Keystone XL begins carrying crude ahead of Obama’s final decision on pipeline

Keystone XL begins carrying crude ahead of Obama’s final decision on pipeline

Keystone Pipeline’s pumping station in rural Nebraska.

TransCanada (TSX, NYSE: TRP) began Saturday to move about 3 million barrels of oil into the $2.3 billion Gulf Coast line, the southern leg of the Keystone XL pipeline, which runs from Oklahoma to the Texas coast.

The news, reported by The Globe and Mail, came on the same day that environmentalists stepped up their fight against the northern leg of the project, which would run from Canada’s oil sands fields in Alberta to Steele City, Neb., where it would connect with other lines to move crude south.

The Calgary-based company is aiming to deliver 700,000 barrels of crude oil per day from Cushing to Texas, beginning next year.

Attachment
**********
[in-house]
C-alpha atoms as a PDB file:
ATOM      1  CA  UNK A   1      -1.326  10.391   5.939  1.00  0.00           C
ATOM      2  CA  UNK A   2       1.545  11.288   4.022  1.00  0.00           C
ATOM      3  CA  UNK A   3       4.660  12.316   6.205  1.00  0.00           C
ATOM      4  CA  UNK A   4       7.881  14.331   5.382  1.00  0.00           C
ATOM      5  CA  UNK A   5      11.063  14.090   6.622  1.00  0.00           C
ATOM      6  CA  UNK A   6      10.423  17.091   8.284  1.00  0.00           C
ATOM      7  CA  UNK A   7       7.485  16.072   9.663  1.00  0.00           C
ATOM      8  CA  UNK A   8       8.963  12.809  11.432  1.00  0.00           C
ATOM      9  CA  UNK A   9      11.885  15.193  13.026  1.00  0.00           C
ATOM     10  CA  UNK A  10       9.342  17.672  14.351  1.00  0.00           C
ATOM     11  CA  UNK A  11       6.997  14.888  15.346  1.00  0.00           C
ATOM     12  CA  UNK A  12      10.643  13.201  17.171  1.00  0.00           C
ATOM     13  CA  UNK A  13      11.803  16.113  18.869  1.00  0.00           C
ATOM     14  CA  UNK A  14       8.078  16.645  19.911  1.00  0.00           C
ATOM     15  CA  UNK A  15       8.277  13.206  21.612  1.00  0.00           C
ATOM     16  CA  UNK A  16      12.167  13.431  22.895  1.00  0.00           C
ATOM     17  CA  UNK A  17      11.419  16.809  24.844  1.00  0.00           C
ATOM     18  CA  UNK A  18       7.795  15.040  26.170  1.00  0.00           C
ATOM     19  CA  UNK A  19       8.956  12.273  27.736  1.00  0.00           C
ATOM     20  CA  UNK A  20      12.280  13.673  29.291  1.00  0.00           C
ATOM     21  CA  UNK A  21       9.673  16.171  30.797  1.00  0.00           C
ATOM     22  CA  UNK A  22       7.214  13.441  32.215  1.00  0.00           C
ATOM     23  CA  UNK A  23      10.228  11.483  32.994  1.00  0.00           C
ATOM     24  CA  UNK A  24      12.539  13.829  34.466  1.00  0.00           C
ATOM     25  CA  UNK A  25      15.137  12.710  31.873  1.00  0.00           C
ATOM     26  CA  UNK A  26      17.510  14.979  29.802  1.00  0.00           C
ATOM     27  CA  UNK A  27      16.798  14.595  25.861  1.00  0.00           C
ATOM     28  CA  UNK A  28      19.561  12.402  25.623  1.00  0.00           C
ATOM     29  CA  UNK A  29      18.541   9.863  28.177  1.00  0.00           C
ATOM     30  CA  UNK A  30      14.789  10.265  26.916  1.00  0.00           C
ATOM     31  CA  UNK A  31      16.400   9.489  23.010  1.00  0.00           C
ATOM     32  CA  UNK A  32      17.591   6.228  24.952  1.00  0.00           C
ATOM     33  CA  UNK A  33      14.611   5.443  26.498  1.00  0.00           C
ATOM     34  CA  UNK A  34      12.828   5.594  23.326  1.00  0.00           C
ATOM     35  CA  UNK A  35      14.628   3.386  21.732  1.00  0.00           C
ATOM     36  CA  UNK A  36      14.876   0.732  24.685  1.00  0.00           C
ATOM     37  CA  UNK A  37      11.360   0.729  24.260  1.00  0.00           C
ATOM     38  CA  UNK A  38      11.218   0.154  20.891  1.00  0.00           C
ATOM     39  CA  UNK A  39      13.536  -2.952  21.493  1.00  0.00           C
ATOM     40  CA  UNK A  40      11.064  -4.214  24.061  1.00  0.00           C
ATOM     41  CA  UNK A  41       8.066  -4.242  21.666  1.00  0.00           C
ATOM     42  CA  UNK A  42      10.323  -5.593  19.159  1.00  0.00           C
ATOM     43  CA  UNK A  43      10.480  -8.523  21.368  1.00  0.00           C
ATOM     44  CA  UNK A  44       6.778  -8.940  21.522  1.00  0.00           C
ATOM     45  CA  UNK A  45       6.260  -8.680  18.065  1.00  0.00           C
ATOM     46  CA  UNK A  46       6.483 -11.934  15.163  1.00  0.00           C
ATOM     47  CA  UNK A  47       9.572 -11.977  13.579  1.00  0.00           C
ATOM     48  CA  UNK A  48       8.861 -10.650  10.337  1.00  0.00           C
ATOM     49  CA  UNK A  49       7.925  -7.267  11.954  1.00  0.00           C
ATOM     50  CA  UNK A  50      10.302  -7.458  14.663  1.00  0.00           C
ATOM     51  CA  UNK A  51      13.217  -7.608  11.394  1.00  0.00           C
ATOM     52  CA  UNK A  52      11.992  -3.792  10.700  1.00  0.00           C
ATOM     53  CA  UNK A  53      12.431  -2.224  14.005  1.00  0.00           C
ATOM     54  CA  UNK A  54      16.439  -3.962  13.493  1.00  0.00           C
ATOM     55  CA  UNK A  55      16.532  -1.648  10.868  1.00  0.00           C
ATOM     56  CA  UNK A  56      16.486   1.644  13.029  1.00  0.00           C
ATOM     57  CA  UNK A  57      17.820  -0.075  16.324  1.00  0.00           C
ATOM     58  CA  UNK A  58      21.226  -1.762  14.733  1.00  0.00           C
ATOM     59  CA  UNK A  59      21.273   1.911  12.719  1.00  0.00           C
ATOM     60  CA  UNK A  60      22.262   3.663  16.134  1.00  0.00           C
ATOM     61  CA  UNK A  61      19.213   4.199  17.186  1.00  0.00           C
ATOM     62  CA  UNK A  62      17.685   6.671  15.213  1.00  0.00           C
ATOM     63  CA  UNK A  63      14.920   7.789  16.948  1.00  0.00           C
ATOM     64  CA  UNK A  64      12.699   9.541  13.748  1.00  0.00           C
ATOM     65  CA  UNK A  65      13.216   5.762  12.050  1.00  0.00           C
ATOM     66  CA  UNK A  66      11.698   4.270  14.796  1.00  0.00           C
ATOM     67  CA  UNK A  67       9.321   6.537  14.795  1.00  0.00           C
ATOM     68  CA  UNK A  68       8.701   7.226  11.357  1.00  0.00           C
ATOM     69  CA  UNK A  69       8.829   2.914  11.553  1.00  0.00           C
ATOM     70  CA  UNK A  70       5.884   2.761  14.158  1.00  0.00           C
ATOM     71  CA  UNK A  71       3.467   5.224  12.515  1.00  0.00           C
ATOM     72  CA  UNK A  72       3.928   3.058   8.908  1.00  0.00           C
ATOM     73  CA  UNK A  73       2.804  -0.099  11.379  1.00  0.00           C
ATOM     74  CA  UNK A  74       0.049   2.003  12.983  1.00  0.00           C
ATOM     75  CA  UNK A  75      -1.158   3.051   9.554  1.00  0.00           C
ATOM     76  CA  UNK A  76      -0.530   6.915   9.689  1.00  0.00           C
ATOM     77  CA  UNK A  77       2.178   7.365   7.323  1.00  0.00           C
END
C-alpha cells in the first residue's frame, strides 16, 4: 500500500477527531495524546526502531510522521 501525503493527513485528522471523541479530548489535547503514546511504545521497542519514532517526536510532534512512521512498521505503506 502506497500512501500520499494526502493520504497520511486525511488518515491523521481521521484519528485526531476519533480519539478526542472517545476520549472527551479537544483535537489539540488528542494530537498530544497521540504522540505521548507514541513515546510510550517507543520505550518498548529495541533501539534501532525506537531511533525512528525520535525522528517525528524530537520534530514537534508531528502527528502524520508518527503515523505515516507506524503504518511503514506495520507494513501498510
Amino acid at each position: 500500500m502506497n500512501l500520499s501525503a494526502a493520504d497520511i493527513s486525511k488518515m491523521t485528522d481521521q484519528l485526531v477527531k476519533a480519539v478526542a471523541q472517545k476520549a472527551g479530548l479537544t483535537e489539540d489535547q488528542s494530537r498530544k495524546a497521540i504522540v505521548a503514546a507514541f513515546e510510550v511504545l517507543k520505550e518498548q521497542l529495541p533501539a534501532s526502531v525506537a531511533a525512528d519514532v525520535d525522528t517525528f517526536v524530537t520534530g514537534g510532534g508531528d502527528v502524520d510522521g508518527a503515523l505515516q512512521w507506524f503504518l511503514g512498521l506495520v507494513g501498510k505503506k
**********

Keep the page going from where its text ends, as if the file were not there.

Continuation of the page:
TransCanada still is waiting for the Obama’s administration to determine whether it would be allowed to build the northern leg of the Keystone XL pipeline, a required step because it crosses an international border.

As the State Department prepares its final review of the northern segment, environmentalists met with authorities Monday in a closed-door meeting, asking them to revise the department’s conclusion that carbon emissions related to oil sands development in Canada would not change much, with or without Keystone XL.

While an effort to curb emissions would help Canada’s case, according to experts, The Wall Street Journal reports the Canadian government is going in another direction.

Canada’s government approved the expansion of an oil-sands mine late last week with Royal Dutch Shell.

It is the latest in a string of efforts to ramp up oil-sands production, according to the WSJ.

The deal expands a part of an open-pit surface mine, adding on 100,000 more barrels of oil a day for production from the site.

Shell has not signed off on the deal yet but is reviewing the Canadian government’s terms.

The decision came after a long environmental impact assessment by regulators and a second approval from Alberta, where the oil sands are located.

Image via Flickr.

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